by Panos Bletsos
Once upon a time, when football was still a game of dreamers and romantics, there was a club which stubbornly refused to kneel before its enemies. Whether it was Real Madrid, Barcelona or Atlético Madrid, fearless Athletic Bilbao stood up to them and fought hard, like the proud Basques have been doing for centuries. And, mind you, it wasn’t always a losing battle.
With its roots dating back to the late 19th century and under the influence of the British, hence the name, Athletic is one of only three Spanish clubs never to have been relegated from the top flight since the Primera División was established in 1929. But they weren’t just making up the numbers.
Despite winning all but seven of the regional tournaments organized in the Basque Country from the early 1900’s up until World War II, Los Leones earned respect and recognition across Spain thanks to their successes. Within six decades they were crowned national champions six times, including an amazing unbeaten run in the 1929-’30 term, and amassed an incredible 20 Copa del rey victories – just for the sake of comparison by 1960 Barça had won the Cup 14 times and Real Madrid no more than nine.
Together with these two giants and neighbouring Osasuna, Athletic has always been run by its socios and not like your average professional sports company. And, unlike any other club, they have become famous across the globe for relying exclusively on players born in or originating from the greater Basque Country (including parts of southern France), although that policy has not been as strict in recent years. In an era when money wasn’t the only thing that mattered in the game, such diversity wasn’t a problem. The Bilbao club nurtured a number of star players, such as José Ángel Iribar (their all-time appearances record holder on 614), Txetxu Rojo (like Iribar, he later coached the team too), Agustín Gaínza, the late Telmo Zarraonandia (or simply Zarra, Athletic’s leading goal scorer with 333 strikes to his name) and more recently Joseba Etxeberria, Aitor Larrazábal, Julen Guerrero, Ismael Urzaiz, Andoni Zubizarreta and one-club man Josu Urrutia. Special reference should be made to the legendary Rafael Moreno, aka “Pichichi” (The little duck, in English), a recognized goal-getter after whom the Madrid-based sports daily Marca has named its famous trophy awarded to the most prolific striker of each season.
A constant threat to the Madrid – Barcelona dipole, Athletic have given their rich and illustrious rivals some of their worst nightmares. In 1930-’31 they hammered Real 6-0 in Madrid and Barcelona 12-1 (!) in their famous San Mamés fortress, with the mythical Agustín Sauto Arana, affectionately known as “Bata”, bagging seven in the process! And 15 years later, right after World War II, Barça were put to the sword again, this time at the Camp Nou, comprehensively beaten 6-0. Needless to say that all three of those famous scorelines have yet to be beaten by any team as the worst losses ever inflicted on two of the biggest brand names in world football.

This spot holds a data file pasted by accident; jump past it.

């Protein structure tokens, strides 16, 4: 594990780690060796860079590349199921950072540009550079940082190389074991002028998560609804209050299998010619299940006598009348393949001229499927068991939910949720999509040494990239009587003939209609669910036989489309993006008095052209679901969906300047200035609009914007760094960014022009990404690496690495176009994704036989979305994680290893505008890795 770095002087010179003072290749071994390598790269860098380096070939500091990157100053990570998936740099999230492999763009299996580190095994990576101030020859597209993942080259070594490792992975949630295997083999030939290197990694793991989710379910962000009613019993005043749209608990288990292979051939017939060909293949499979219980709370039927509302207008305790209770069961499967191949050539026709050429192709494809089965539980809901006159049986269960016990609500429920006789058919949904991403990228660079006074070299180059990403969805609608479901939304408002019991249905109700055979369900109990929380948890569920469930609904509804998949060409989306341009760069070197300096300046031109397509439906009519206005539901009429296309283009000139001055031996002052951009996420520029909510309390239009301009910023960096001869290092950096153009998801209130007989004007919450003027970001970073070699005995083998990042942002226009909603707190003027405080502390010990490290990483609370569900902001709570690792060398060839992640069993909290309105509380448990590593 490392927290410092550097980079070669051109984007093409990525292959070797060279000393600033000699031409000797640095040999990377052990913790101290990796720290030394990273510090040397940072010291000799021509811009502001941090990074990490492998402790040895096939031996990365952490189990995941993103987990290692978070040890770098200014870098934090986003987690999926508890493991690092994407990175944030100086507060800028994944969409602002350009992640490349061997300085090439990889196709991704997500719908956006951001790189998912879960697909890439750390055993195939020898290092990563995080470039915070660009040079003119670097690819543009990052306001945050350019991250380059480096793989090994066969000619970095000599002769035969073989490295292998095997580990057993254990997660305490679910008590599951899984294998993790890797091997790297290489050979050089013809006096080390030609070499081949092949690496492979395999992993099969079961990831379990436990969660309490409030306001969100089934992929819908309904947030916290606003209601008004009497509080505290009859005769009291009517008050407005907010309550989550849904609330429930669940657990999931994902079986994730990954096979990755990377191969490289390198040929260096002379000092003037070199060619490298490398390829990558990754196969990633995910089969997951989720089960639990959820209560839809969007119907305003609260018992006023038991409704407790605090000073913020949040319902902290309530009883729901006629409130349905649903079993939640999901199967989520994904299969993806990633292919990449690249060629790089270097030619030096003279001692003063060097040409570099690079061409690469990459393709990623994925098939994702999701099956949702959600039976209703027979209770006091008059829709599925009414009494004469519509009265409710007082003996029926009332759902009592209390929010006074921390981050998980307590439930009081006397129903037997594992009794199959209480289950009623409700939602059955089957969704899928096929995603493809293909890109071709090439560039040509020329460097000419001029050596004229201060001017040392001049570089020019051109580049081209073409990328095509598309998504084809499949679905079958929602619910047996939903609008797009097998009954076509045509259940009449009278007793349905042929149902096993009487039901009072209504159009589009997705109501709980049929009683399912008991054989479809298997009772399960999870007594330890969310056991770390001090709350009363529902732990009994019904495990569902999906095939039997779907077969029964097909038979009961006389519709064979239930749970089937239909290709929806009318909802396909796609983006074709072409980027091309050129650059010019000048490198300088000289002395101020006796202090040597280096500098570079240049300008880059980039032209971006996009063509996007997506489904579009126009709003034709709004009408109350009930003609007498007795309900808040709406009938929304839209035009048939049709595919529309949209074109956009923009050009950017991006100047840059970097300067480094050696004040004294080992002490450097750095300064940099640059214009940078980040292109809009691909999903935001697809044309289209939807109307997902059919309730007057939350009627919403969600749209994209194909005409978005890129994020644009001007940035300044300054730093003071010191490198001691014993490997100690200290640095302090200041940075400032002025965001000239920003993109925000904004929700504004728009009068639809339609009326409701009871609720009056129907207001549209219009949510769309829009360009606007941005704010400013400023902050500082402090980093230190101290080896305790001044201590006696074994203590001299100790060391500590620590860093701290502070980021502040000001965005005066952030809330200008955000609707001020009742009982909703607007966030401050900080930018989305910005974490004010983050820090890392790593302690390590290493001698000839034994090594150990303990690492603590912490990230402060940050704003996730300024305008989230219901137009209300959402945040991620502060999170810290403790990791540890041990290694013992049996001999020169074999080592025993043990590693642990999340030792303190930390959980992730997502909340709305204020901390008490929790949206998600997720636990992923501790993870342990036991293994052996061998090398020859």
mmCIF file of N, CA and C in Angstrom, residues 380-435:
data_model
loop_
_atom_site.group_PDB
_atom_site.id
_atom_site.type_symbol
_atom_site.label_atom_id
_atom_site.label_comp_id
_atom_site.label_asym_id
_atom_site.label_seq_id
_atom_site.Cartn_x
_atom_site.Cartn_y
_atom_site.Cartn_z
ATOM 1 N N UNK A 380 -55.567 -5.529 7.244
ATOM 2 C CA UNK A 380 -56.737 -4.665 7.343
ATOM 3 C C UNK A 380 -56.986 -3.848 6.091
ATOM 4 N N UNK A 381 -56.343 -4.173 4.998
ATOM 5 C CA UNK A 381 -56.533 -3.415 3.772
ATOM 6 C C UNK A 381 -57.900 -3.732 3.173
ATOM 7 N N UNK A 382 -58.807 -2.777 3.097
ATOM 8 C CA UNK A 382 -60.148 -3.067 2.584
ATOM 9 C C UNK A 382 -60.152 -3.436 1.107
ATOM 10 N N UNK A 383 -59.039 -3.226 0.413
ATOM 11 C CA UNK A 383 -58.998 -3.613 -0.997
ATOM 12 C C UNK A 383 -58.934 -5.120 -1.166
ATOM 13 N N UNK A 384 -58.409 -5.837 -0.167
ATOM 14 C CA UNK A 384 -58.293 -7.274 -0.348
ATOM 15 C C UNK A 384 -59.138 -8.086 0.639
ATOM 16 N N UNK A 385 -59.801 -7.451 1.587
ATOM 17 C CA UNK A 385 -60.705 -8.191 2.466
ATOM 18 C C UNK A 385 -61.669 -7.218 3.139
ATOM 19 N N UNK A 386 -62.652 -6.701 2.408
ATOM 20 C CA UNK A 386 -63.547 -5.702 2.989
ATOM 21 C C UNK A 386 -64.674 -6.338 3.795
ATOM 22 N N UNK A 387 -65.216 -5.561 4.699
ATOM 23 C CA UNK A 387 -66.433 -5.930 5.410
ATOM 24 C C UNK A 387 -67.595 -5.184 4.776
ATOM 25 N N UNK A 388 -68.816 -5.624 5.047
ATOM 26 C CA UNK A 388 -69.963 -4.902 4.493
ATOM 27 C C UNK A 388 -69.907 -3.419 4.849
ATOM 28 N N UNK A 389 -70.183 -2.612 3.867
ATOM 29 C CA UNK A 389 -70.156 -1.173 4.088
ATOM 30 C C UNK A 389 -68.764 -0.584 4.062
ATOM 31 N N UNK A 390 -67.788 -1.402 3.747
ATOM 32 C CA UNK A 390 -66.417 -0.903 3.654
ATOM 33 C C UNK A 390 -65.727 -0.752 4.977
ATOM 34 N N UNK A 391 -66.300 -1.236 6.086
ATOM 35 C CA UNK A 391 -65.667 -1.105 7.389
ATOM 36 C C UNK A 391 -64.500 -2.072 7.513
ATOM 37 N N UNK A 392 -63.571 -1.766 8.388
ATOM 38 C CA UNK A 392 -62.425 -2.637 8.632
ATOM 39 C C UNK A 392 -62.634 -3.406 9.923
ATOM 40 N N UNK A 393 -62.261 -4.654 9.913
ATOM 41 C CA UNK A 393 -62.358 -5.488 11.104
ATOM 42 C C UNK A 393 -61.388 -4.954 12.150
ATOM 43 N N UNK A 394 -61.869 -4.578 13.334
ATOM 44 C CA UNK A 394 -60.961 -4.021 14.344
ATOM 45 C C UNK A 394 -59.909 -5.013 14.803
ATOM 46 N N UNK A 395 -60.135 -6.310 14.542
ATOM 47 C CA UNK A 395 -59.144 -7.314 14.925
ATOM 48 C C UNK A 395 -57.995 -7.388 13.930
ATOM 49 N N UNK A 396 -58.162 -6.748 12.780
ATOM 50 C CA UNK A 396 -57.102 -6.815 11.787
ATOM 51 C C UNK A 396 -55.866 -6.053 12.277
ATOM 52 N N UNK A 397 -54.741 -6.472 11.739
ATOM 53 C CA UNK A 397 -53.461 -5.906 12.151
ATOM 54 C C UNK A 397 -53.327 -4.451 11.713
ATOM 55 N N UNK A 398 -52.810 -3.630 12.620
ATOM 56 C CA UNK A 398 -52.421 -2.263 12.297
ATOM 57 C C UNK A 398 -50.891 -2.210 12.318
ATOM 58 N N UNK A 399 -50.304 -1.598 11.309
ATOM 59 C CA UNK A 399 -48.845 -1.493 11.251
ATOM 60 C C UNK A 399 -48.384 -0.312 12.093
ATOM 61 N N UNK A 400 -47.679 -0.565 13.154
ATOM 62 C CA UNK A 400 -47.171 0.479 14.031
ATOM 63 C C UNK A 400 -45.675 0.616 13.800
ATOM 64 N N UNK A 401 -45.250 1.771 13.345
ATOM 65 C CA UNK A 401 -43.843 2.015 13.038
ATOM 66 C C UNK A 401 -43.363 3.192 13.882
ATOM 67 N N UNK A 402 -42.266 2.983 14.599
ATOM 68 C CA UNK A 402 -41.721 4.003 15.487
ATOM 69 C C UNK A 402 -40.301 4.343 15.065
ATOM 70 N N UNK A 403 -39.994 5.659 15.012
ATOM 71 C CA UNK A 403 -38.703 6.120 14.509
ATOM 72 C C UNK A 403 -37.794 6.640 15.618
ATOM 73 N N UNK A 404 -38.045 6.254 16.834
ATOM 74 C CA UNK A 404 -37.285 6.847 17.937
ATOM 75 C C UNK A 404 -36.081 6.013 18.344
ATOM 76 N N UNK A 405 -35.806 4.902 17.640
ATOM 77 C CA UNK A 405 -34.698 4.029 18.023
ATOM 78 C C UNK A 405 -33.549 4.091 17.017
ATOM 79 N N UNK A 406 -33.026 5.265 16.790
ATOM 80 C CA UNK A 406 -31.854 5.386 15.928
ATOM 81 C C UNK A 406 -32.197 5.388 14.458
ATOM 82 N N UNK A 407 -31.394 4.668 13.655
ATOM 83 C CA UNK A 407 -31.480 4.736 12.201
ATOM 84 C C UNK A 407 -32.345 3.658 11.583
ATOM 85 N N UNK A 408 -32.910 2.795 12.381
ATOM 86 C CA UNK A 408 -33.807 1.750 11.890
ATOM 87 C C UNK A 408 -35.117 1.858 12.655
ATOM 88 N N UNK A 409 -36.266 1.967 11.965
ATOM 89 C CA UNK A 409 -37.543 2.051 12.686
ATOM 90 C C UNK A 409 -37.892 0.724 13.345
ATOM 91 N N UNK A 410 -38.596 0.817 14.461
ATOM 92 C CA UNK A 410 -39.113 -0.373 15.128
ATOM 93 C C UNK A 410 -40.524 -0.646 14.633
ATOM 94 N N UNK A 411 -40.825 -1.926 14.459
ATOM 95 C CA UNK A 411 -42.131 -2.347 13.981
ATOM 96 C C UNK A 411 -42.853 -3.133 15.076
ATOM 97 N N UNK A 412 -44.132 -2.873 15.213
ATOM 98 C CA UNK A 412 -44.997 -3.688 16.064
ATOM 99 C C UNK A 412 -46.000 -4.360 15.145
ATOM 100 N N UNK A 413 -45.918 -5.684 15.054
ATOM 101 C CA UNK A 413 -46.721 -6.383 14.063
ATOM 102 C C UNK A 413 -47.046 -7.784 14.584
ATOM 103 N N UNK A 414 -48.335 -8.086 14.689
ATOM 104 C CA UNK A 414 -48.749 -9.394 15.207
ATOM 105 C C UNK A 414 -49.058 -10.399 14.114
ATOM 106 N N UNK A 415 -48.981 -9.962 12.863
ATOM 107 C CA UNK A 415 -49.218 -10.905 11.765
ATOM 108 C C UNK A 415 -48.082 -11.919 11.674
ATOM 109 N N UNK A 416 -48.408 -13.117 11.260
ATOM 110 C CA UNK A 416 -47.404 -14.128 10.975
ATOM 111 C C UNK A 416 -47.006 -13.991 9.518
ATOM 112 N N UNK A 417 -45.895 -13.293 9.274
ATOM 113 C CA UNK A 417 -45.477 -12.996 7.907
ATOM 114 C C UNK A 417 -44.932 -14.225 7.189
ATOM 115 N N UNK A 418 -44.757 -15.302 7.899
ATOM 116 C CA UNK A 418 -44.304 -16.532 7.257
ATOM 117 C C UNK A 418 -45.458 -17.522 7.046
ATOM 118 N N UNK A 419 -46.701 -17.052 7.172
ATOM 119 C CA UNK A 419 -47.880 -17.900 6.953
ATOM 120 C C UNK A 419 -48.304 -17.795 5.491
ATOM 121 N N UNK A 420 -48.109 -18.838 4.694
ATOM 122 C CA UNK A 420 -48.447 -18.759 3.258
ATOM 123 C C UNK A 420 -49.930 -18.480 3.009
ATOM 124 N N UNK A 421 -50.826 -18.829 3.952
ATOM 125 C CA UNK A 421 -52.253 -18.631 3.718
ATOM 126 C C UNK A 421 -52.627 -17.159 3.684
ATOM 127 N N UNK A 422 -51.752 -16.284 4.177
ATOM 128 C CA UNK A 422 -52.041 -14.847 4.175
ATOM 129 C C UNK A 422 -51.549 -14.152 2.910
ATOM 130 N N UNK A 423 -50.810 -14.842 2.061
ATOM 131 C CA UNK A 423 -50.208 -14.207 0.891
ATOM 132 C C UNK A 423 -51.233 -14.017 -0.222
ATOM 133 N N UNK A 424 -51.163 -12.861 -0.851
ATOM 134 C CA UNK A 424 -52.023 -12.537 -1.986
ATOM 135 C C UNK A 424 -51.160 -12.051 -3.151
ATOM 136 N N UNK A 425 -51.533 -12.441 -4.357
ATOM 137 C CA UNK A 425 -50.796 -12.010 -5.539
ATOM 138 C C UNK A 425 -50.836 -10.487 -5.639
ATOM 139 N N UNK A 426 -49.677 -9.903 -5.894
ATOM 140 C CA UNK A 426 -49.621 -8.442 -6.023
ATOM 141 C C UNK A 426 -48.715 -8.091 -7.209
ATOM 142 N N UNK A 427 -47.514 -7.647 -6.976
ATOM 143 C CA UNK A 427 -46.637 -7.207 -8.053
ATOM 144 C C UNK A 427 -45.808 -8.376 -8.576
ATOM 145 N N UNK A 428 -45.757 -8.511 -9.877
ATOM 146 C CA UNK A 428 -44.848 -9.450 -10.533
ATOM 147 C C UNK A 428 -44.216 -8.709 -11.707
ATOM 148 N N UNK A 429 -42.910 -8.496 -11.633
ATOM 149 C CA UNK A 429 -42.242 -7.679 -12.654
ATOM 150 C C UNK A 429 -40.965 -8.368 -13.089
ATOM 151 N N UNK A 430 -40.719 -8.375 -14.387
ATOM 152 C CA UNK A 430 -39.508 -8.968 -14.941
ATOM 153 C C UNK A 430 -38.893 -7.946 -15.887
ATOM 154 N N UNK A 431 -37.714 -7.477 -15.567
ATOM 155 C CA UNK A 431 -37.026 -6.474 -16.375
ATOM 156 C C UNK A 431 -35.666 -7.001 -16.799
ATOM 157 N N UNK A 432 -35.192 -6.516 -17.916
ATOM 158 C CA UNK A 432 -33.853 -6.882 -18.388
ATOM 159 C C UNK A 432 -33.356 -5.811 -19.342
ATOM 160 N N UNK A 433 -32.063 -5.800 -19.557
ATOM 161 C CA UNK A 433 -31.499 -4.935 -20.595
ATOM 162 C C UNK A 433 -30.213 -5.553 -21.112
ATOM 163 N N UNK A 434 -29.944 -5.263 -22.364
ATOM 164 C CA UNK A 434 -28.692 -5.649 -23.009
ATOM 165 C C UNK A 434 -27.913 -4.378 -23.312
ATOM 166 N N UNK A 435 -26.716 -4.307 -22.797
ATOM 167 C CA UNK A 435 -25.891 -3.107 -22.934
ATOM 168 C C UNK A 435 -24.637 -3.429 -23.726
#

By the 1950s, however, both Real and Barcelona had found their way past the Spanish federation rules restricting foreigners to no more than three per club by also fielding players who were either naturalized or had dual nationality (Alfredo Di Stéfano, Ferenc Puskás, László Kubala, José Emilio Santamaría). With the two superpowers growing stronger with each year since the turn of the next decade, especially by signing more top-class foreigners, Athletic Bilbao found success very hard to come by. Nonetheless, they did manage to add another six pieces of silverware to their trophy cabinet and also reach the UEFA Cup finals in ’76-’77, losing out to the mighty Juventus Turin only to away goals.
After a sensational Supercopa, League and Cup treble in 1984, Los Leones have suffered a slump in fortunes and the longest trophy drought in their history. They came close to breaking that hoodoo a couple of times, finishing runners-up to Barcelona in the ’97-’98 Primera División and also making it to the 2008-’09 Copa del rey final, when they took an early lead through Gaizka Toquero in Valencia only to suffer a heavy 4-1 defeat to Barça – Blaugrana’s first trophy under Pep Guardiola.
Joaquín Caparrós has since been replaced by Argentine tactician Marcelo Bielsa, who knows a thing or two about leading underdogs to unexpected glory – he guided Newell’s Old Boys to two league triumphs in the early ‘90s and repeated the feat with Vélez Sársfield in ’98. A blend of experienced campaigners (Gorka Iraizoz in goal, Andoni Iraola at right back, Igor Gabilondo at left midfield) and talented youths (Jon Aurtenetxe, Ander Herrera, Javi Martínez, Óscar de Marcos, Ander Iturraspe, Iker Muniain) mixed together with Fernando Llorente’s prowess up front has seen Athletic win a tough UEFA Europa League group including mega-rich Paris Saint-Germain, maintain their hopes for international football next season as well via the Campeonato and –perhaps most importantly – maintain course for yet another Cup final, their 35th overall.
Should they overcome the last hurdle of giant killers Mirandés, it’s most likely that they’ll yet again face the incomparable Barcelona at the end of May. Can they beat them and claim the title for a 24th time? They have done it twice in the past, including their latest triumph, back in 1984, when they prevailed 1-0 in Madrid, where this season’s final is also expected to take place. In any case, there is a general sense among the Athletic faithful that the Copa del rey is their own competition, their own trophy. And should they indeed progress to the final yet again, that will arguably be their own Game of Thrones.
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